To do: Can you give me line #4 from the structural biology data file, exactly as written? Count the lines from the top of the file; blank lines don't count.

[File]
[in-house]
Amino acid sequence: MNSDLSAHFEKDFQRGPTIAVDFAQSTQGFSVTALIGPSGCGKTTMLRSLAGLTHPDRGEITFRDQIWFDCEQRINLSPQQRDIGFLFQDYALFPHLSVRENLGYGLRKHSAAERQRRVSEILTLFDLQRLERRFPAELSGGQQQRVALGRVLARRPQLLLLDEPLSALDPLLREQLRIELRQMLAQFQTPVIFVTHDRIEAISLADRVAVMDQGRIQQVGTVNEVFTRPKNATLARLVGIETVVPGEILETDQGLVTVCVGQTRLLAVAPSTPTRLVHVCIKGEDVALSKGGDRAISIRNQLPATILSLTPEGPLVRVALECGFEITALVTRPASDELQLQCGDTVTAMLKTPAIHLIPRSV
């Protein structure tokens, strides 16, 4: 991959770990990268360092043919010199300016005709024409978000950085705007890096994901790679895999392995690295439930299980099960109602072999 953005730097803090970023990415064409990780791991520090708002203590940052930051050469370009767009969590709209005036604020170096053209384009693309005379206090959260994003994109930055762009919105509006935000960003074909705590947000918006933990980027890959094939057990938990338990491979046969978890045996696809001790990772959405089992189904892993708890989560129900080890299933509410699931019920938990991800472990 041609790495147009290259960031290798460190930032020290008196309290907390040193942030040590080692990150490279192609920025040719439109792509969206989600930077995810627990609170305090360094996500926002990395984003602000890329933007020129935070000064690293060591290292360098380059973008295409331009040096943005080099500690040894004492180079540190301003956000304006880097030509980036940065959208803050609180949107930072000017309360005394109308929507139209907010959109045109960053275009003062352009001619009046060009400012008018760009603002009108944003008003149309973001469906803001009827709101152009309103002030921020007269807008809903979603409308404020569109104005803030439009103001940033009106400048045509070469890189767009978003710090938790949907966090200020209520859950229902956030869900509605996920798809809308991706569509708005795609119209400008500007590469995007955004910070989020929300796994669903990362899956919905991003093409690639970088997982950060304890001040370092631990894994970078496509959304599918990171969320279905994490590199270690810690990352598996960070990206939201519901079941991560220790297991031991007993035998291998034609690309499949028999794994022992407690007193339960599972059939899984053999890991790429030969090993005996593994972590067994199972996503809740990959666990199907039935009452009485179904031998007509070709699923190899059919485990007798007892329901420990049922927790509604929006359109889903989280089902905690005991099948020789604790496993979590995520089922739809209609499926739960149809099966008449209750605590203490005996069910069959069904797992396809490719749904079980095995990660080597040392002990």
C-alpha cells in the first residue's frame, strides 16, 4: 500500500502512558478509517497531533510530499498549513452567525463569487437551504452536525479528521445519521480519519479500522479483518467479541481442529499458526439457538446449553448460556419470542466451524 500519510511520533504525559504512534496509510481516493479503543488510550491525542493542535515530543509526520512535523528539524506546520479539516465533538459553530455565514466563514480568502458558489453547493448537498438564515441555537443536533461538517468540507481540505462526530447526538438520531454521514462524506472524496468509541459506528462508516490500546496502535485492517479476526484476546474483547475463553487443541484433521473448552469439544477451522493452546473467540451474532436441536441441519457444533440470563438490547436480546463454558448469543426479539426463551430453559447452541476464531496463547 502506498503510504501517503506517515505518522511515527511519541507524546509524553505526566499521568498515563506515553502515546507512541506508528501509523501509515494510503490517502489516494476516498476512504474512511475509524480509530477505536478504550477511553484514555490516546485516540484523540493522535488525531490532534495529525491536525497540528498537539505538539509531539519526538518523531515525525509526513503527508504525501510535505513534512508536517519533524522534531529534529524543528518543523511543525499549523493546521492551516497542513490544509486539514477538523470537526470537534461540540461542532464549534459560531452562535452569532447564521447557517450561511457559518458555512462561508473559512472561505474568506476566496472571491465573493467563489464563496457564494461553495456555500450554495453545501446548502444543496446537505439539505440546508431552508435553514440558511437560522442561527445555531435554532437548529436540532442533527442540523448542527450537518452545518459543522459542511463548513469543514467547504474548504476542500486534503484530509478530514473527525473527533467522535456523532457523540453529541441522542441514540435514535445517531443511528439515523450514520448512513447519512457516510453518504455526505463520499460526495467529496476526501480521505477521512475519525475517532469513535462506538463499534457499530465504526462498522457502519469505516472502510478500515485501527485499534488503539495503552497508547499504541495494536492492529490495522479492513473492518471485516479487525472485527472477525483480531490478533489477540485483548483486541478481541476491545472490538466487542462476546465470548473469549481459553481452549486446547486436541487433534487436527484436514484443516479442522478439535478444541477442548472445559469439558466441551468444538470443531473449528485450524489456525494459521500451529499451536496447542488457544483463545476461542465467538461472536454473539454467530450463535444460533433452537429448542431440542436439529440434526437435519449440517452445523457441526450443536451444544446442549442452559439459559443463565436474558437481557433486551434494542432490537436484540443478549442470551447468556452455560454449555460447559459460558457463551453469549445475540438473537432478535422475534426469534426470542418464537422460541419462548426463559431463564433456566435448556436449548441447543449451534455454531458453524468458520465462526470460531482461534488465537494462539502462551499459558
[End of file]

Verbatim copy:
C-alpha cells in the first residue's frame, strides 16, 4: 500500500502512558478509517497531533510530499498549513452567525463569487437551504452536525479528521445519521480519519479500522479483518467479541481442529499458526439457538446449553448460556419470542466451524 500519510511520533504525559504512534496509510481516493479503543488510550491525542493542535515530543509526520512535523528539524506546520479539516465533538459553530455565514466563514480568502458558489453547493448537498438564515441555537443536533461538517468540507481540505462526530447526538438520531454521514462524506472524496468509541459506528462508516490500546496502535485492517479476526484476546474483547475463553487443541484433521473448552469439544477451522493452546473467540451474532436441536441441519457444533440470563438490547436480546463454558448469543426479539426463551430453559447452541476464531496463547 502506498503510504501517503506517515505518522511515527511519541507524546509524553505526566499521568498515563506515553502515546507512541506508528501509523501509515494510503490517502489516494476516498476512504474512511475509524480509530477505536478504550477511553484514555490516546485516540484523540493522535488525531490532534495529525491536525497540528498537539505538539509531539519526538518523531515525525509526513503527508504525501510535505513534512508536517519533524522534531529534529524543528518543523511543525499549523493546521492551516497542513490544509486539514477538523470537526470537534461540540461542532464549534459560531452562535452569532447564521447557517450561511457559518458555512462561508473559512472561505474568506476566496472571491465573493467563489464563496457564494461553495456555500450554495453545501446548502444543496446537505439539505440546508431552508435553514440558511437560522442561527445555531435554532437548529436540532442533527442540523448542527450537518452545518459543522459542511463548513469543514467547504474548504476542500486534503484530509478530514473527525473527533467522535456523532457523540453529541441522542441514540435514535445517531443511528439515523450514520448512513447519512457516510453518504455526505463520499460526495467529496476526501480521505477521512475519525475517532469513535462506538463499534457499530465504526462498522457502519469505516472502510478500515485501527485499534488503539495503552497508547499504541495494536492492529490495522479492513473492518471485516479487525472485527472477525483480531490478533489477540485483548483486541478481541476491545472490538466487542462476546465470548473469549481459553481452549486446547486436541487433534487436527484436514484443516479442522478439535478444541477442548472445559469439558466441551468444538470443531473449528485450524489456525494459521500451529499451536496447542488457544483463545476461542465467538461472536454473539454467530450463535444460533433452537429448542431440542436439529440434526437435519449440517452445523457441526450443536451444544446442549442452559439459559443463565436474558437481557433486551434494542432490537436484540443478549442470551447468556452455560454449555460447559459460558457463551453469549445475540438473537432478535422475534426469534426470542418464537422460541419462548426463559431463564433456566435448556436449548441447543449451534455454531458453524468458520465462526470460531482461534488465537494462539502462551499459558